By 1:30 p.m. the parade crossed the park up to the stage, led by the musicians and those attired in Swedish provincial or national costumes. They were followed by the flagbearers (Michael Bray, U.S., and Dwayne Erickson, Sweden), the Parade Marshalls (Nina Webber and Fred Bianucci, president and vice president, respectively, of the Swedish Society of San Francisco) followed by the maids of honor, the national personifications, and finally the queen and her escort, preceded by her crown bearer and followed by her train bearers. The queen and her court were seated on a raised area bordered by a rock wall, and the distinguished guests sat in half a dozen chairs before the stage. The rest of the audience remained at their picnic tables, looking up to the stage and enjoying the brief program.
SAPL President Laura Carlson cordially welcomed all, explaining the circumstances which brought us to this pretty Saratoga Springs site. She thanked everyone for attending, and Andrea Massey (alto) and Paula Beroza (soprano) led the audience in singing the American and Swedish national anthems.
After Laura had presented and crowned the Midsummer Queen (chosen by the Swedish Society of San Francisco), Sonya Beroza, who gave a heartfelt talk, explaining how grateful she was for her heritage and history, which she had learned from her farmor Muriel Beroza, whom she missed on this occasion due to a temporary setback that day. Sonya has completed her first year at New York University’s Tisch School of Fine Arts, majoring in fine arts and minoring in political science. Last year Sonya and her family visited Sweden, where she met relatives on their family farm, Boa Hage, in the province of Blekinge.
The Hon. Consul General of Sweden Barbro Osher then spoke, giving another of her trademark warm and witty talks to the pleasure of all, bringing greetings from Sweden’s royal family to all assembled on this occasion and to all Swedes and Swedish Americans in the Bay Area.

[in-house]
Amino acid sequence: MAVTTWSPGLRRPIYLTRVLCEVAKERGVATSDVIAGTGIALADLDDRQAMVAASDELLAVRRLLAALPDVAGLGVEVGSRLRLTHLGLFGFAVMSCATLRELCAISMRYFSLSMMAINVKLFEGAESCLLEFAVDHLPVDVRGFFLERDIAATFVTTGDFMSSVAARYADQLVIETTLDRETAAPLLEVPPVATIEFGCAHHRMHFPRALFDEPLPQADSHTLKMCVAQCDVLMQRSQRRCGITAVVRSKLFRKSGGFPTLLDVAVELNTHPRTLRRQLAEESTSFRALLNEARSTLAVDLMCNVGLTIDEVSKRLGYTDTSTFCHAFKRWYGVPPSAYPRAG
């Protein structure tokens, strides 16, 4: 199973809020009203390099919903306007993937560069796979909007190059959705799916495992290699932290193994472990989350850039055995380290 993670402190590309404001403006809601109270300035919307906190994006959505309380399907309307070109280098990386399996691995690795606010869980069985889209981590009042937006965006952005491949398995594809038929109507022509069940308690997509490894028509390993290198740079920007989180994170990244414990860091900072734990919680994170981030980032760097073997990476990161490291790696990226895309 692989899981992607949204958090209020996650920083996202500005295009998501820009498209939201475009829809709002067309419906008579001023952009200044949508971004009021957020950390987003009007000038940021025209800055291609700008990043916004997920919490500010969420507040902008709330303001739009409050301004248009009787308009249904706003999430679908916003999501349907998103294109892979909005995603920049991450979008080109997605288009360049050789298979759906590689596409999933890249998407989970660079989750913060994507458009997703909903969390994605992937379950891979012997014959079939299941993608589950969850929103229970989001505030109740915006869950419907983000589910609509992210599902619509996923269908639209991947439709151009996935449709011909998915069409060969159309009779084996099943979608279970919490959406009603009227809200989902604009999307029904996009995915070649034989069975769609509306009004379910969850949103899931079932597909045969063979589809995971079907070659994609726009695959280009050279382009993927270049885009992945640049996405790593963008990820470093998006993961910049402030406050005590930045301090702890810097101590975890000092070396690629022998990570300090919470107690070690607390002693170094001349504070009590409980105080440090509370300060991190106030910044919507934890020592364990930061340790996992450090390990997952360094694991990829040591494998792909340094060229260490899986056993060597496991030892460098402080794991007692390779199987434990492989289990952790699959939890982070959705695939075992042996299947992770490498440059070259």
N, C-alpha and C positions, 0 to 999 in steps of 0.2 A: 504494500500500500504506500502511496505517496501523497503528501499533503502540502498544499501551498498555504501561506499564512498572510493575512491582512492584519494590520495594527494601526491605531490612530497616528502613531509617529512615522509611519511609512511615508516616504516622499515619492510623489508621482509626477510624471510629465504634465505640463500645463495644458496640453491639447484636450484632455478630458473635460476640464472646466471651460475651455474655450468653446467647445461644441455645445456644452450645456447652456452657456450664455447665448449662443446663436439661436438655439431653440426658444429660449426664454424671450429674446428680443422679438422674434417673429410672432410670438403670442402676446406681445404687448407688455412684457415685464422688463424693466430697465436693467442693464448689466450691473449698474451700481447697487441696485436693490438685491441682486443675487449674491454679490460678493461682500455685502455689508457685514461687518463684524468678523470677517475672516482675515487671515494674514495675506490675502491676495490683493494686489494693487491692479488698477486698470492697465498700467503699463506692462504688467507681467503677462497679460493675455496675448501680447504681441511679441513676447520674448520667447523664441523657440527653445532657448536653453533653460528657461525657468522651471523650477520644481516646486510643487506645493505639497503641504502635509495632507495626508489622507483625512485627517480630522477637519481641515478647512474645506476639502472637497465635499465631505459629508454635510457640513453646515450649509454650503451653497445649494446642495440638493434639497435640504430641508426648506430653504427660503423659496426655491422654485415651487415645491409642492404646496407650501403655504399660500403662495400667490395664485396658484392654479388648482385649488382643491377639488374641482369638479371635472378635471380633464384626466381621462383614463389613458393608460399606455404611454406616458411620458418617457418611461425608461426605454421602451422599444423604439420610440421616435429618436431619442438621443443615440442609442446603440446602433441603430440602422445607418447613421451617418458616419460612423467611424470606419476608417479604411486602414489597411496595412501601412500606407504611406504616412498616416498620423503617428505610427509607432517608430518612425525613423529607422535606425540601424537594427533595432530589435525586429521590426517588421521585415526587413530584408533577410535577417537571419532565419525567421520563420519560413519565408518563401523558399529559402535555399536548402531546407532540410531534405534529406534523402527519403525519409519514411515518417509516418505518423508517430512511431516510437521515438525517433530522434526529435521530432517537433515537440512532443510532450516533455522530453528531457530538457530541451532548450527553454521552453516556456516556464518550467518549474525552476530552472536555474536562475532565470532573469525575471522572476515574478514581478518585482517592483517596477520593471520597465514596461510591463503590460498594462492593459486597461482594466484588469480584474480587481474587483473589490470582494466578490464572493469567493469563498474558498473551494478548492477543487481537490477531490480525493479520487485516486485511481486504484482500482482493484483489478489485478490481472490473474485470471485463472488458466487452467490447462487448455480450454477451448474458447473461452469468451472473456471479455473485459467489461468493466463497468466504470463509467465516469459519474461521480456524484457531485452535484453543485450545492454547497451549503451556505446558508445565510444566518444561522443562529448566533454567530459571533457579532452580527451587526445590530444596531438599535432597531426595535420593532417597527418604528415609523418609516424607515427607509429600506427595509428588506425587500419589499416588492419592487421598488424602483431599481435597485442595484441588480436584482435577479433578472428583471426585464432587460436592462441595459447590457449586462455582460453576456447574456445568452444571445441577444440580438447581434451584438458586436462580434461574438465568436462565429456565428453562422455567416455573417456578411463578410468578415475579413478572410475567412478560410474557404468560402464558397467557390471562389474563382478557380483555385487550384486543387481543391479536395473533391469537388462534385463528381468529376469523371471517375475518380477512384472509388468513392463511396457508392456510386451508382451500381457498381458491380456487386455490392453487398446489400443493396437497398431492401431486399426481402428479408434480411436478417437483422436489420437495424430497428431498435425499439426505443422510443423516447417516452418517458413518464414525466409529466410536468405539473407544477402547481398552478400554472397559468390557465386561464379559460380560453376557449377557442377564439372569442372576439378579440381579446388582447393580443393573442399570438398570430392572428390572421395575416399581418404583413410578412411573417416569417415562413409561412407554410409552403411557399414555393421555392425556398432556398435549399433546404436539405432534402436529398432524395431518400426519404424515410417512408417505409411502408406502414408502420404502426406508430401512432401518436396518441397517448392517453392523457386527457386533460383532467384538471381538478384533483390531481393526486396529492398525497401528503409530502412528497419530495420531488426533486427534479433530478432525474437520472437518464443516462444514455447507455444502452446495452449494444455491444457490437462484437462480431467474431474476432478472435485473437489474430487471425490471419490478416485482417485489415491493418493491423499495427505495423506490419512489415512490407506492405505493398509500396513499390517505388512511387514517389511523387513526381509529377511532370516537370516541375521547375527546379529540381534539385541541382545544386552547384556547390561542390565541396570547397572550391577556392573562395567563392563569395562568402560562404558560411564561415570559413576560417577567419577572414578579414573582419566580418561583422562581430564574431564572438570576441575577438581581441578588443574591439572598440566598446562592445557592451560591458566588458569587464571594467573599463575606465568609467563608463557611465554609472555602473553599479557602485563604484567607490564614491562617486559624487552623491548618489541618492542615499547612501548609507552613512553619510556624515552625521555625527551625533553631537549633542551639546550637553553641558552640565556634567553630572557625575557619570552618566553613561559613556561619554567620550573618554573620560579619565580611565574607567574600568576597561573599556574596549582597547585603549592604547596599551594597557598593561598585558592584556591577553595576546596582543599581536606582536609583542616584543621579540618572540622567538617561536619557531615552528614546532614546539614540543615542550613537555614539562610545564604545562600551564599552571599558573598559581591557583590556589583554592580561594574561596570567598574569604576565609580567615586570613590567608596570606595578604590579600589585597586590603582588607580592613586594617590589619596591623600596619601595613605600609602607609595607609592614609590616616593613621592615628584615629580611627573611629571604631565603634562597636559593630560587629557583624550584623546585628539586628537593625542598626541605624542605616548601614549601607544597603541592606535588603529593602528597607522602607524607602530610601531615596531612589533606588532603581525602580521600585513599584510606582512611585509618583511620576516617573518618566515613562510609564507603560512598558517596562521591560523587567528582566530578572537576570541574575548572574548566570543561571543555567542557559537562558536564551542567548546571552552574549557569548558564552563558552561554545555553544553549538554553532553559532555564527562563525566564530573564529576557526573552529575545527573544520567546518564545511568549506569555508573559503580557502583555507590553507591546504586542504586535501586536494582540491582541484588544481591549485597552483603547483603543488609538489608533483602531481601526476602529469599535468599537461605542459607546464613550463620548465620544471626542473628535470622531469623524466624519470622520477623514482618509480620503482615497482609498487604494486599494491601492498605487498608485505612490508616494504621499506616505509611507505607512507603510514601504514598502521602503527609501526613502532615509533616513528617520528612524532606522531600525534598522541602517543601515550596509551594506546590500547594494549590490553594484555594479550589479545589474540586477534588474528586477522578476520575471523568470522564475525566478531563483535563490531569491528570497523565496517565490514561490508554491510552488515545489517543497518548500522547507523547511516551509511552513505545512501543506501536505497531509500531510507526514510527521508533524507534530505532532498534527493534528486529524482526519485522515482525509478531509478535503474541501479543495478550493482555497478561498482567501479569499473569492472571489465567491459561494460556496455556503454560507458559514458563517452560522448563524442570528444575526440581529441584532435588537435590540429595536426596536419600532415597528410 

As past president and current vice president, Conor Massey next brought forward and introduced this year’s Columbia, Challena Gilbert, after bestowing upon her a necklace memento. Representing Sveaborg Lodge (VOA#449, Concord), she grew up in the children’s club and became an adult member. She gave a most heartfelt talk, speaking of how grateful she was to her mom, Lena from Stockholm for teaching her Swedish. She is a recent graduate of St. John’s University in Queens, New York, with a major in Spanish and minor in international business. During a collegiate year abroad she also mastered French in France, and visited Sweden and Spain. Now she returns to Europe to flourish in business.
SAPL Past President Ken Weissenborn introduced his grand niece, Olivia Simms, a member of Tegnér Lodge (VOA#149, Oakland). As a varsity swimmer and team captain as well as a member of the National Honor Society and the California Scholarship Foundation, she will attend the University of California at Davis this fall. Her great grandparents, John E. and Gladys Peterson, and successive generations of the extended family, have been leaders in the East Bay lodges and Sveadal. Her maternal grandmother was queen in 1952; and her great aunt Charlotte Weissenborn was queen in 1967, the only person to be queen at two midsummers in the same year, as the festival transitioned to Sveadal.